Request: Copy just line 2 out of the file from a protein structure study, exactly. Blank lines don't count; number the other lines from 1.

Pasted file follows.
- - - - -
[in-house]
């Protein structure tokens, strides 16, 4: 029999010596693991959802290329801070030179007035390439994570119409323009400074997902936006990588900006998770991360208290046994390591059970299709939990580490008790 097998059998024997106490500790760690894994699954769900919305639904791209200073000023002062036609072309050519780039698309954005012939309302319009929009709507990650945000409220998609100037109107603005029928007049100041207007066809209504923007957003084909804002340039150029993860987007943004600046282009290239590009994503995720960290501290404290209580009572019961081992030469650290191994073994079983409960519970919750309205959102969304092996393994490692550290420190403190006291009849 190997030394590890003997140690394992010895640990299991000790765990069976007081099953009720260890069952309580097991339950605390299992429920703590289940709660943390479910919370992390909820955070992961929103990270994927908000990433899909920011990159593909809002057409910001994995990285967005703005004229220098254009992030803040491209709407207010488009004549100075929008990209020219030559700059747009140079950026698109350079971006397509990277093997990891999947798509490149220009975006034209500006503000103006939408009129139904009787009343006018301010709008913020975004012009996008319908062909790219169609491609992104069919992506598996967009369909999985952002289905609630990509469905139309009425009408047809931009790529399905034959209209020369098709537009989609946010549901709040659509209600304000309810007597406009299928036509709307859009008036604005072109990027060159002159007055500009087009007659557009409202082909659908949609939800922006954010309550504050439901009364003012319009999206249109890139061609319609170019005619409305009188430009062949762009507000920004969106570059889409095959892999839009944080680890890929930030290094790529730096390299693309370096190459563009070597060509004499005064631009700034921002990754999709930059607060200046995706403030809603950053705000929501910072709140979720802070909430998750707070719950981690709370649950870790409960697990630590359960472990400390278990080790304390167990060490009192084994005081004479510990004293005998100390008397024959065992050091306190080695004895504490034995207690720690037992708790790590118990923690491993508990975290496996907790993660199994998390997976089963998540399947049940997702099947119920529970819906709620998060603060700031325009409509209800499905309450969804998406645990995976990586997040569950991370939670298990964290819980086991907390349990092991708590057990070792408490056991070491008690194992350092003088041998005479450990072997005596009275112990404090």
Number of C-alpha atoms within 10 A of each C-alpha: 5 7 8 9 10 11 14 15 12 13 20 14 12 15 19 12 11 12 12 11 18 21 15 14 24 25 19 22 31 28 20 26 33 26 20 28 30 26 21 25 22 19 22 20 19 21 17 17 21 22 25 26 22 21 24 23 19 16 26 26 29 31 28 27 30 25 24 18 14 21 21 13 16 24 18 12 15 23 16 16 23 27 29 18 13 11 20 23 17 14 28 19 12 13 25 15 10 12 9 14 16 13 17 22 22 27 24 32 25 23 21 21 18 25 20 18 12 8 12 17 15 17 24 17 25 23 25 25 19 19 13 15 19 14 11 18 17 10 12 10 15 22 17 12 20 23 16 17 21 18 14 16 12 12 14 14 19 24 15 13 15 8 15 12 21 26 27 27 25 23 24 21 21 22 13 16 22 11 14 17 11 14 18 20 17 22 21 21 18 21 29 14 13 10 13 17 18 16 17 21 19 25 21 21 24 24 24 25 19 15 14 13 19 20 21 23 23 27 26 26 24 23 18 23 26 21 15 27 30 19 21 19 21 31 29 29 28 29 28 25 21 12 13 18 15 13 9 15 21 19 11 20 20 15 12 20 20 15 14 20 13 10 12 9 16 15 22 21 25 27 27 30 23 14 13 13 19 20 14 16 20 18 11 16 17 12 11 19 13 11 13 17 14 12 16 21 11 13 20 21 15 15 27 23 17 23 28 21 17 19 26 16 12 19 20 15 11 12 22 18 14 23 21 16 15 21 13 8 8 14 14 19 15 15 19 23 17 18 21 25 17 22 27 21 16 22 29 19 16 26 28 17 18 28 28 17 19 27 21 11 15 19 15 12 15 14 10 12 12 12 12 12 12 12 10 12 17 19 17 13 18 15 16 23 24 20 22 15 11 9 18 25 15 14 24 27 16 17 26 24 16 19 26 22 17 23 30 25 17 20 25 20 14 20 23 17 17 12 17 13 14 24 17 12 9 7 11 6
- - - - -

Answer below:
């Protein structure tokens, strides 16, 4: 029999010596693991959802290329801070030179007035390439994570119409323009400074997902936006990588900006998770991360208290046994390591059970299709939990580490008790 097998059998024997106490500790760690894994699954769900919305639904791209200073000023002062036609072309050519780039698309954005012939309302319009929009709507990650945000409220998609100037109107603005029928007049100041207007066809209504923007957003084909804002340039150029993860987007943004600046282009290239590009994503995720960290501290404290209580009572019961081992030469650290191994073994079983409960519970919750309205959102969304092996393994490692550290420190403190006291009849 190997030394590890003997140690394992010895640990299991000790765990069976007081099953009720260890069952309580097991339950605390299992429920703590289940709660943390479910919370992390909820955070992961929103990270994927908000990433899909920011990159593909809002057409910001994995990285967005703005004229220098254009992030803040491209709407207010488009004549100075929008990209020219030559700059747009140079950026698109350079971006397509990277093997990891999947798509490149220009975006034209500006503000103006939408009129139904009787009343006018301010709008913020975004012009996008319908062909790219169609491609992104069919992506598996967009369909999985952002289905609630990509469905139309009425009408047809931009790529399905034959209209020369098709537009989609946010549901709040659509209600304000309810007597406009299928036509709307859009008036604005072109990027060159002159007055500009087009007659557009409202082909659908949609939800922006954010309550504050439901009364003012319009999206249109890139061609319609170019005619409305009188430009062949762009507000920004969106570059889409095959892999839009944080680890890929930030290094790529730096390299693309370096190459563009070597060509004499005064631009700034921002990754999709930059607060200046995706403030809603950053705000929501910072709140979720802070909430998750707070719950981690709370649950870790409960697990630590359960472990400390278990080790304390167990060490009192084994005081004479510990004293005998100390008397024959065992050091306190080695004895504490034995207690720690037992708790790590118990923690491993508990975290496996907790993660199994998390997976089963998540399947049940997702099947119920529970819906709620998060603060700031325009409509209800499905309450969804998406645990995976990586997040569950991370939670298990964290819980086991907390349990092991708590057990070792408490056991070491008690194992350092003088041998005479450990072997005596009275112990404090």